The government’s initial figures for first quarter gross domestic product (GDP) revealed that a slight sequential dip in the U.S. real trade deficit boosted inflation-adjusted growth only fractionally in early 2017. Yet the decline also resulted in the biggest positive sequential swing in trade’s contribution to quarterly growth first quarter (1.89 percentage points) since the fourth quarter of 2010 (1.95 percentage points). Nonetheless, the first quarter’s constant dollar trade deficit ($602.7 billion) was still the second biggest quarterly total since the $623.7 billion run up in the first quarter of 2008, just after the last recession officially began.
These advance first quarter figures show that all of the major categories of after-inflation exports and imports reached new quarterly records, including total goods and services exports ($2.1675 trillion), goods exports ($1.482.8 trillion), services exports ($685.8 billion), total goods and services imports ($2.7703 trillion), goods imports ($2.2797 trillion), and services imports ($488.3 billion). The cumulative growth drag created by the real trade deficit’s increase during the current, historically feeble economic recovery totaled 9.70 percent in the first quarter – down slightly from the 9.71 percent hit in the fourth quarter of 2016. This translates into $239.4 billion in lost real economic expansion. The Made in Washington trade drag – calculated from separate Census figures that isolate trade flows heavily influenced by trade policy – has been much greater. The latest data, which run through the fourth quarter of 2016, reveal it as having reached 21.67 percent, or $532.56 billion in lost growth.
Here are the trade highlights from yesterday morning’s GDP report:
>The government’s first look at first quarter U.S. gross domestic product (GDP) showed that a slight (0.38 percent) sequential dip in the inflation-adjusted trade deficit boosted the period’s modest (0.69 percent annualized) economic growth by a scant 0.07 percentage points.
>At the same time, this marginal lift resulted in the biggest positive quarterly swing in trade’s impact on economic growth (from a 1.82 percentage point reduction to that 0.07 percentage point increase, or a 1.89 percentage point shift) since the last quarter of 2010 – when trade flipped from subtracting 0.83 percentage points from real expansion to adding 1.12 percentage points (a 1.95 percentage point shift).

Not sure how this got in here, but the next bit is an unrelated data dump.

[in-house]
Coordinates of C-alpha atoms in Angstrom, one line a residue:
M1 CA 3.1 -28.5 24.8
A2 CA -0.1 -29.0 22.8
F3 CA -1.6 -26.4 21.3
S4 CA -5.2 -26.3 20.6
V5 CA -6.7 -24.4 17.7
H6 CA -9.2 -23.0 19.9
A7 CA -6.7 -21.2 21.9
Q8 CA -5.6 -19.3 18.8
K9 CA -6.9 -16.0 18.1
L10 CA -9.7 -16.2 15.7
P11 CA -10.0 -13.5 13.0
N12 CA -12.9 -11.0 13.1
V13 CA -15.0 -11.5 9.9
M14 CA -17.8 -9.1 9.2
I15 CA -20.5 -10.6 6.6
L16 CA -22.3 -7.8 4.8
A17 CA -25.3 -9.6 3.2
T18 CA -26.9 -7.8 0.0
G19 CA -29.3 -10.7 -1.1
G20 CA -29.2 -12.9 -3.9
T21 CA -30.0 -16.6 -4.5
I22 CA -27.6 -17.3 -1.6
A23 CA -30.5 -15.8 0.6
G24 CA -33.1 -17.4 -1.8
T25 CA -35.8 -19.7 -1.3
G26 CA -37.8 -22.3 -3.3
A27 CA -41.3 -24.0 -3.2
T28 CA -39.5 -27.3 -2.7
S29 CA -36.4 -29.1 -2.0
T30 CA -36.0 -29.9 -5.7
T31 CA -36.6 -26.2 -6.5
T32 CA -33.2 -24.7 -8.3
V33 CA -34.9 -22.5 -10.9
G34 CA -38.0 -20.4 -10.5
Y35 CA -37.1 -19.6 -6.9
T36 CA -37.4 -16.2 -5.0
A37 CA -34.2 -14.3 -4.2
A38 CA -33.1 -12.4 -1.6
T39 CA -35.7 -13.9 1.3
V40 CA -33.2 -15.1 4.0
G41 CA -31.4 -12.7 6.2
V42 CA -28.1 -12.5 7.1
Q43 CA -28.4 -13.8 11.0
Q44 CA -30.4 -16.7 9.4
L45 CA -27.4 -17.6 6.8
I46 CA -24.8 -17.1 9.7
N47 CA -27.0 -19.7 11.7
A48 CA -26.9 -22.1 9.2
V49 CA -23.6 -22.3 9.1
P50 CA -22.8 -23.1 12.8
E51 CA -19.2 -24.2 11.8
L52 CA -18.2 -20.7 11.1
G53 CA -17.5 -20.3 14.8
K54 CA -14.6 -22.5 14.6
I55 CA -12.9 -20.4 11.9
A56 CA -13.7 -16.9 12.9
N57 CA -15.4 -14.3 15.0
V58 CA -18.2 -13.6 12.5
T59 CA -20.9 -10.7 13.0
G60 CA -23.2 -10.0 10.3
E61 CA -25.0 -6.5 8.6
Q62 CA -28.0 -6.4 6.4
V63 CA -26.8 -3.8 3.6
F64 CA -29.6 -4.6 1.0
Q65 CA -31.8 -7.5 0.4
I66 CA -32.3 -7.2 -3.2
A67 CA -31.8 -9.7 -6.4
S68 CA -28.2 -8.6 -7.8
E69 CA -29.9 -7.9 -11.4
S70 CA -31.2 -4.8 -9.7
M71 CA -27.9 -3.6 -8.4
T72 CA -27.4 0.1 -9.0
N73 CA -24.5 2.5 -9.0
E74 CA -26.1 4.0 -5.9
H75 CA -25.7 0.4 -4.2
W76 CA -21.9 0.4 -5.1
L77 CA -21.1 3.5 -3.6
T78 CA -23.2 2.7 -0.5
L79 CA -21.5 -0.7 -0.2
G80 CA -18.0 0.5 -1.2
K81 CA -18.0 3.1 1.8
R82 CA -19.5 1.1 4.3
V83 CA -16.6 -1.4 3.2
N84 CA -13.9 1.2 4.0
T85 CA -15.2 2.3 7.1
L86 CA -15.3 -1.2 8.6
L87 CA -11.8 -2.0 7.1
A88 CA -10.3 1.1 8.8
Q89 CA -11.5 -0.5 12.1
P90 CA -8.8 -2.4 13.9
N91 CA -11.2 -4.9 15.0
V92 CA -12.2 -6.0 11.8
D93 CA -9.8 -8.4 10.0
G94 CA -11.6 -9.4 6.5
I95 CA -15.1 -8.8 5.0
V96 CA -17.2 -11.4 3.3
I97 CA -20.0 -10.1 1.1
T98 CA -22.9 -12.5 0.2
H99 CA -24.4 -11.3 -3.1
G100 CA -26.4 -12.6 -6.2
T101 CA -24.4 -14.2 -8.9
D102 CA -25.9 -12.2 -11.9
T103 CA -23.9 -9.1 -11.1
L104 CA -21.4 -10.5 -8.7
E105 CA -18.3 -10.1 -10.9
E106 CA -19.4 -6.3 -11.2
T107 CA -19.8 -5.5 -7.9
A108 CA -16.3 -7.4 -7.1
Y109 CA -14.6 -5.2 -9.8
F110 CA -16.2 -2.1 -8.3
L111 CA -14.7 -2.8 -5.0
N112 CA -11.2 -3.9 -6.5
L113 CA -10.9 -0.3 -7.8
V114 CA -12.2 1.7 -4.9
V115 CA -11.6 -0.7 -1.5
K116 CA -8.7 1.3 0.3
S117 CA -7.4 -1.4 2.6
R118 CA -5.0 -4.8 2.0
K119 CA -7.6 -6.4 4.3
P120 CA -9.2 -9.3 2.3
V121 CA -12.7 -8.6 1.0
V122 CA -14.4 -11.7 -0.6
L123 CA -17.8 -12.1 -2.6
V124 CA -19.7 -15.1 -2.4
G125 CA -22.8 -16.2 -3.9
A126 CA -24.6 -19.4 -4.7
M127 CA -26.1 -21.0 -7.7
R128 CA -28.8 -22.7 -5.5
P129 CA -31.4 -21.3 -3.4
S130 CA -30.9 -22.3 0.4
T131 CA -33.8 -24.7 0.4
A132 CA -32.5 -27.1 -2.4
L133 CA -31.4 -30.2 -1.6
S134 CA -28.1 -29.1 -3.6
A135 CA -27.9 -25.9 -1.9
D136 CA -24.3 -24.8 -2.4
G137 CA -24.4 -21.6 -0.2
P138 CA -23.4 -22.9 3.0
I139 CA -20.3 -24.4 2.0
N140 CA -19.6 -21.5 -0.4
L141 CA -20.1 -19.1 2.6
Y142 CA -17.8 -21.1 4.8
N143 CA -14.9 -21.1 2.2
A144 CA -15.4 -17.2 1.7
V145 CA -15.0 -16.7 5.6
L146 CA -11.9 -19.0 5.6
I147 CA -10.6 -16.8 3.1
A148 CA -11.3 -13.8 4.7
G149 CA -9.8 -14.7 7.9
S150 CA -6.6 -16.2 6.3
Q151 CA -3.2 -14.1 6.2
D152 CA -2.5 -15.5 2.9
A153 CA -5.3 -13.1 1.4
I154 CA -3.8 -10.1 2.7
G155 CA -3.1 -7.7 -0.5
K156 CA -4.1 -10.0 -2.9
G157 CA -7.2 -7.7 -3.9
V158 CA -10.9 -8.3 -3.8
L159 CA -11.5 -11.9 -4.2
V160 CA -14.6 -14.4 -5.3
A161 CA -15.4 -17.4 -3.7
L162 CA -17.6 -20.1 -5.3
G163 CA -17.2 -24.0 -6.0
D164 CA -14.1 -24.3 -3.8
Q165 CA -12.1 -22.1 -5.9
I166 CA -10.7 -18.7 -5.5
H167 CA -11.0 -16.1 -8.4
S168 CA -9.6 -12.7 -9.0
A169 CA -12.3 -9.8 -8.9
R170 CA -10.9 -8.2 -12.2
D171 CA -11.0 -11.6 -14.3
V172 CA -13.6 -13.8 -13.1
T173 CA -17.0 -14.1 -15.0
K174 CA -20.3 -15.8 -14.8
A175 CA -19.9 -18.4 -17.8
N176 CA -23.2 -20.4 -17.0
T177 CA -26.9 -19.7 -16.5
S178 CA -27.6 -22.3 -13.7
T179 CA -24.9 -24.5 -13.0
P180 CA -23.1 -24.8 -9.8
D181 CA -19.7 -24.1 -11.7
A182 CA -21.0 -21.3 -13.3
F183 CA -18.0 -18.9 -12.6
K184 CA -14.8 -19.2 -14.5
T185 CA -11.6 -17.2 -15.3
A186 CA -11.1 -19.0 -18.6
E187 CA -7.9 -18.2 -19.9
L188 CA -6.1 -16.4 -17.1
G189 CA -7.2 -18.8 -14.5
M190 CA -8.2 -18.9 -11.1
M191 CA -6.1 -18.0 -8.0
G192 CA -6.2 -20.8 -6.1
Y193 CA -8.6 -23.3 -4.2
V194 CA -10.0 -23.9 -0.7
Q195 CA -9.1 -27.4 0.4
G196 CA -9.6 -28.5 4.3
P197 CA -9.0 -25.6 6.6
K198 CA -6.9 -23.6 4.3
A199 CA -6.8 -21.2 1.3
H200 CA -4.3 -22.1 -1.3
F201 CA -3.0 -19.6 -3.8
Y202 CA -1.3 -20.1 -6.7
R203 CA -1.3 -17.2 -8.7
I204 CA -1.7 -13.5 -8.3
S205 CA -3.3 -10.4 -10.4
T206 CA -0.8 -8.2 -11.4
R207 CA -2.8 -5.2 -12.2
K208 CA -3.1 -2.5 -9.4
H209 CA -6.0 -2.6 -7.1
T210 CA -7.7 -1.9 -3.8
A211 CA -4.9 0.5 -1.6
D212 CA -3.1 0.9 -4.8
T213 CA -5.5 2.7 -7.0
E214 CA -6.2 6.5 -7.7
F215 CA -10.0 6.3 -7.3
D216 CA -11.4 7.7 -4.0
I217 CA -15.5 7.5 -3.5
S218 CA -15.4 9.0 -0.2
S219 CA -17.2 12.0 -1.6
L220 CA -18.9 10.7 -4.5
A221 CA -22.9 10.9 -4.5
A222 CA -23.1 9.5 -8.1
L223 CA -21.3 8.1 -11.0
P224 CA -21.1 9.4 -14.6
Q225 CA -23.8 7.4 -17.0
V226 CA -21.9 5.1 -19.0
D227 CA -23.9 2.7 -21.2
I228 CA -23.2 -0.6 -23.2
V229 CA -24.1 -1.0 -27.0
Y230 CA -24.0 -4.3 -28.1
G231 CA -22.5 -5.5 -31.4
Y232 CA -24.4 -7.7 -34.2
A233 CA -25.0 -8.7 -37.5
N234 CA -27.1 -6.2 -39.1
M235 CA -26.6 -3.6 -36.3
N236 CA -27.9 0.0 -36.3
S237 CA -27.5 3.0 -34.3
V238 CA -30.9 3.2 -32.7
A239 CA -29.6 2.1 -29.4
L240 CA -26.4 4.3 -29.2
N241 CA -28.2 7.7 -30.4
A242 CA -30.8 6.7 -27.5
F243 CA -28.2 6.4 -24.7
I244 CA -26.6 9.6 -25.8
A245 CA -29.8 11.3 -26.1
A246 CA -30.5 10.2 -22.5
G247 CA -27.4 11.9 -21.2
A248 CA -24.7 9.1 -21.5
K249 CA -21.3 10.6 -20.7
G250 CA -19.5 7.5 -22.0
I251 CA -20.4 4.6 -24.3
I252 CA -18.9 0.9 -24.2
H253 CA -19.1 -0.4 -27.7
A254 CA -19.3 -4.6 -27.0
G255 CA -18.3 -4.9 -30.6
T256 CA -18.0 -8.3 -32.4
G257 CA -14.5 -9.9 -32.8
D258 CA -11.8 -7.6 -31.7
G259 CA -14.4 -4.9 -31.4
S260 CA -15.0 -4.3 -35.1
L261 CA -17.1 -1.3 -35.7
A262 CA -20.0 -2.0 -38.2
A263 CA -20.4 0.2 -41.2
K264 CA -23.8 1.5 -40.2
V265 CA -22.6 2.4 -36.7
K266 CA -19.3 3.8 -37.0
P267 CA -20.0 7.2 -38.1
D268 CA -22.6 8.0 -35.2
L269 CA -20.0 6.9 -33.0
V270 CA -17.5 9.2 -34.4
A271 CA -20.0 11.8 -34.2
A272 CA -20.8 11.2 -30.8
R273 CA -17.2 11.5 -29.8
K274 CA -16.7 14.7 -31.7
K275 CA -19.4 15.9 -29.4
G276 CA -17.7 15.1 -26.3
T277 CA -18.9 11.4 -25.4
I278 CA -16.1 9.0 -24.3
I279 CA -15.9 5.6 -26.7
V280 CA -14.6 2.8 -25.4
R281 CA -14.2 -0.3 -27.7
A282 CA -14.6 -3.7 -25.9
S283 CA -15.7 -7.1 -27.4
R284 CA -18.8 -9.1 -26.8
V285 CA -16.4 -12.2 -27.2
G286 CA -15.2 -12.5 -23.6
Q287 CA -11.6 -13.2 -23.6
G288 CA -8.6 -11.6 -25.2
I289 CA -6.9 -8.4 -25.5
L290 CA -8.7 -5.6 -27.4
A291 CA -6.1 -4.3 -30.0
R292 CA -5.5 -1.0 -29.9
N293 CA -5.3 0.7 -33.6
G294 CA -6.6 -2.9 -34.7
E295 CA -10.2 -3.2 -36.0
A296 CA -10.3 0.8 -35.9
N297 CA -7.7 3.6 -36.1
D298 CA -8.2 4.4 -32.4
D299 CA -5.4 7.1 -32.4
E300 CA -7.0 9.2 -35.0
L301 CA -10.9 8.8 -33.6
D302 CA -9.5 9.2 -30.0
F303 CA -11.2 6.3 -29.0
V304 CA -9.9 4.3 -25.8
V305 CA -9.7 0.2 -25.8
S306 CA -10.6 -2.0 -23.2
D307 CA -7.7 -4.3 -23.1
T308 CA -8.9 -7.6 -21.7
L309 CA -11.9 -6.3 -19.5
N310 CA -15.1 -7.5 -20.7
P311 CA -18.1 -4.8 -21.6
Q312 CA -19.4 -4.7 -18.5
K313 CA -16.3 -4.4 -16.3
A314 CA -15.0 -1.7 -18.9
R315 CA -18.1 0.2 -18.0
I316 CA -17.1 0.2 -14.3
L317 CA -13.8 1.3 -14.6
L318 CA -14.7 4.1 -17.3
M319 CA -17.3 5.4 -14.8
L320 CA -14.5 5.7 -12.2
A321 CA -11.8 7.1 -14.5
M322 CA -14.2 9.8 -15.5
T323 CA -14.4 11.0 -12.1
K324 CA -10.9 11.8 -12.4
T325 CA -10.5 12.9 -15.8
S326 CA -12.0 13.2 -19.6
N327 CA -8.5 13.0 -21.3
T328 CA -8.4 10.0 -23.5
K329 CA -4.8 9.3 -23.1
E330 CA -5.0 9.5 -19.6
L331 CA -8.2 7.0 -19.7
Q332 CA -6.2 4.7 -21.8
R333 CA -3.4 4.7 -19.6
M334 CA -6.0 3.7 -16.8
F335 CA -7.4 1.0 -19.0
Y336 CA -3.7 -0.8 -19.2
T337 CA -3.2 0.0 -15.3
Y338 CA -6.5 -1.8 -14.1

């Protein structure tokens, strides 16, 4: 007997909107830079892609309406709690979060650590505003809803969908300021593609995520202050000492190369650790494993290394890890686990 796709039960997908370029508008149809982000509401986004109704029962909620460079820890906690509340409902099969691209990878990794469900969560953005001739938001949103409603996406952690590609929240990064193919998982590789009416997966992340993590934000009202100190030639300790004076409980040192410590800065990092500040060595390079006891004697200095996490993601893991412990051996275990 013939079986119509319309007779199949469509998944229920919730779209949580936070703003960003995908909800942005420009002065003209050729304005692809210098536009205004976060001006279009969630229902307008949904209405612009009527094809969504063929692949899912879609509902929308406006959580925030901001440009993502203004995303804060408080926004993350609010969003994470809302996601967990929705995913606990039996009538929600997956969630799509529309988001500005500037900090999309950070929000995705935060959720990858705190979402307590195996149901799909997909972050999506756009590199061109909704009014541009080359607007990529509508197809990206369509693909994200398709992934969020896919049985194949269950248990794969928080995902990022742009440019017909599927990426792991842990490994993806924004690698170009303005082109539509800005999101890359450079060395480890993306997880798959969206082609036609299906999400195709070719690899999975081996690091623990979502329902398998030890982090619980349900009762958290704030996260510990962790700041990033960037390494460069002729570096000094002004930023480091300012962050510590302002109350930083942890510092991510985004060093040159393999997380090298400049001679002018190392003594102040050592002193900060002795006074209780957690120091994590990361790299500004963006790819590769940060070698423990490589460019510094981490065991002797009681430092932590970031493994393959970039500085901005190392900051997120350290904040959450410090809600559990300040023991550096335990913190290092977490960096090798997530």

>The sequential decrease in the real trade deficit, from $605 billion annualized in the fourth quarter to $602.7 billion annualized in the first still left the shortfall at its second highest quarterly level since the first three months of 2008. At that time, just after the last recession officially broke out, the gap hit $623.7 billion.
>All categories of exports and imports tracked in the real GDP figures hit new quarterly records in the first quarter.
>Combined goods and services exports rose on-quarter by 1.41 percent, to $2.1675 trillion annualized. That broke the previous record of $2.1620 trillion annualized, set in the third quarter of last year.
>Goods exports alone increased by 2.01 percent, to $1.4828 trillion annualized – marginally better than the previous record of $1.4792 trillion, also set in third quarter, 2016.
>Services exports inched up by a mere 0.29 percent, to $685.8 billion annualized. That performance bested the old $684 billion record set in the first quarter of 2015.
>Total imports climbed by 1.01 percent, to $2.7703 trillion annualized – their second straight all-time high.
>Goods imports also set a second straight quarterly record, with the first quarter’s $2.2797 billion total annualized besting the fourth quarter’s by 1.10 percent.
>Services imports set their eighth straight quarterly record. The first quarter’s $488.3 billion annualized level was up 0.66 percent from the fourth quarter’s total.
>According to these new GDP figures, the trade drag on the current, historically weak, economic recovery fell slightly on a sequential basis – from 9.71 percent to 9.70 percent. That is, increase in the real trade deficit during the current expansion has reduced its cumulative growth by 239.4 billion.
>Yet the trade drag created by the Made in Washington deficit is now more than twice as great, according to the GDP data and separate figures compiled by the Census Bureau.
>This deficit strips out U.S. trade in oil (which is rarely the subject of trade deals or related policy decisions) and services (where liberalization has made relatively little progress). The growth of the remaining real non-oil goods deficit during the current recovery has slowed cumulative inflation adjusted growth by fully 21.67 percent, or $536.52 billion.